Glandalf

#10 Landfish   Members   -  Reputation: 288

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Posted 21 May 2000 - 04:24 PM

Everybody loves my End Goblin Genocide post (I''m happy!)! =)

For good negative reinforcement let me reccommend Beyond the Beyond. How they got so many cliches on one CD is a phsyics problem.

#11 Hase   Members   -  Reputation: 313

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Posted 21 May 2000 - 10:08 PM

Get a new designer. (or divide the design process up among everyone)

Besides, when working with a small team usually everyone participates in the design process. This basically leads to endless discussions about things that aren´t really important after all, but there is no other way to do it right.

If you neglect design you are going to end up with a bunch of stuff that doesn´t really fit.

And isn´t the design part the most fun of it all? (apart from holding the finished product in your hands)

PS: for a 30 hour game you won´t just need good design but also tons and tons of story.

PPS: Ask around what people want to play. Usually we make games we would enjoy to play? How does your designer feel about that?

#12 Magic Card   Members   -  Reputation: 122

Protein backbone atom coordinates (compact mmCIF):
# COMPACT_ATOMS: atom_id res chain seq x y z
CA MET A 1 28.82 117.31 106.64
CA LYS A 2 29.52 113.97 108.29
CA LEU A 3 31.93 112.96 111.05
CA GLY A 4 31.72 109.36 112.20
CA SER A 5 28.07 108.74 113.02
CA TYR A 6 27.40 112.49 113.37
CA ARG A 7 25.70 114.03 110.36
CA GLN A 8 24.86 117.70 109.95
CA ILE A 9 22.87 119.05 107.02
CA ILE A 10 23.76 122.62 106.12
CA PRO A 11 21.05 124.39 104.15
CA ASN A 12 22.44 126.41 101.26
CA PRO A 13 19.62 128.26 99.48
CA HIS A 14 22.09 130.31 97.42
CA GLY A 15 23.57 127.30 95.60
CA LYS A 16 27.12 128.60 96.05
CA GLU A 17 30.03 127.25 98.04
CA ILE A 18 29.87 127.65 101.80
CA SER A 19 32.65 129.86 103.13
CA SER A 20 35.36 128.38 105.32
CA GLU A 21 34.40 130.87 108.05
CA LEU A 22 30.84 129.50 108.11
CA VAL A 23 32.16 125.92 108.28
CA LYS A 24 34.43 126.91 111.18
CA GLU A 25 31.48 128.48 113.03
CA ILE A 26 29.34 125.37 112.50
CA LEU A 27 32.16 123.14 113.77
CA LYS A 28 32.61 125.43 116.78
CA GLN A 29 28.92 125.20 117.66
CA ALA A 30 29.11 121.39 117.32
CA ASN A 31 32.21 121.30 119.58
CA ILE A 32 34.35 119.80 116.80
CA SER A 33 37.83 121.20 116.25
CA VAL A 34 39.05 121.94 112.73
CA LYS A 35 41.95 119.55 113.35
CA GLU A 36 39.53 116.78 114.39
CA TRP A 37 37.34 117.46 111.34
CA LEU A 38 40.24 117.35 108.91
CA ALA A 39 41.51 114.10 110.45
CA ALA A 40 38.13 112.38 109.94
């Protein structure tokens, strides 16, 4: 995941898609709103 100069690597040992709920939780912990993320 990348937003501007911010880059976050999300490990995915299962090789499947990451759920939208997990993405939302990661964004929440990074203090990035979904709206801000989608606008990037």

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Posted 22 May 2000 - 11:28 AM

quote:
Original post by TheGoop

Sounds like you need to get a new designer. Either that, or buy the book "Game Architecture and Design"


Another good choice is Game Design: Secrets Of The Sages (I read atleast 3 chapters a night and I''m still not done; but I''m not bored. Infact, I now call it my Bible).




Top quality games don''t kick ass as well as these.

http://danavision.homestead.com

Prepare to be blown away!
-------------------------

Magic Card

#13 TrigonLoki   Members   -  Reputation: 122

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Posted 22 May 2000 - 04:32 PM

Well, more fun! In his own words, "I get tired of playing all these games with the long, boring stories, like FFVII. Screw the story."

I told him that I''d do the Design Doc and we''d all go over it at the meeting after I finish it. I think this is the most fun part of all!

He''s really just an idea person, not really a true blue game developer.

In case there''s any ambiguity at all, we''re not professionals at all! We''re just teenagers. (I wouldn''t really want to play a game my friend designed ALL by himself. He can''t really follow through very well. Besides, I''d rather play on something I designed! )

So he''s really just an artist now, possibly a programmer if he gets up the will to learn C++.

BTW, visit our brand new website at
http://www.geocities.com/gnomishlord!

Bye all! I''ll probably buy one of the game design books if I get the moola.

Trigon

I like food.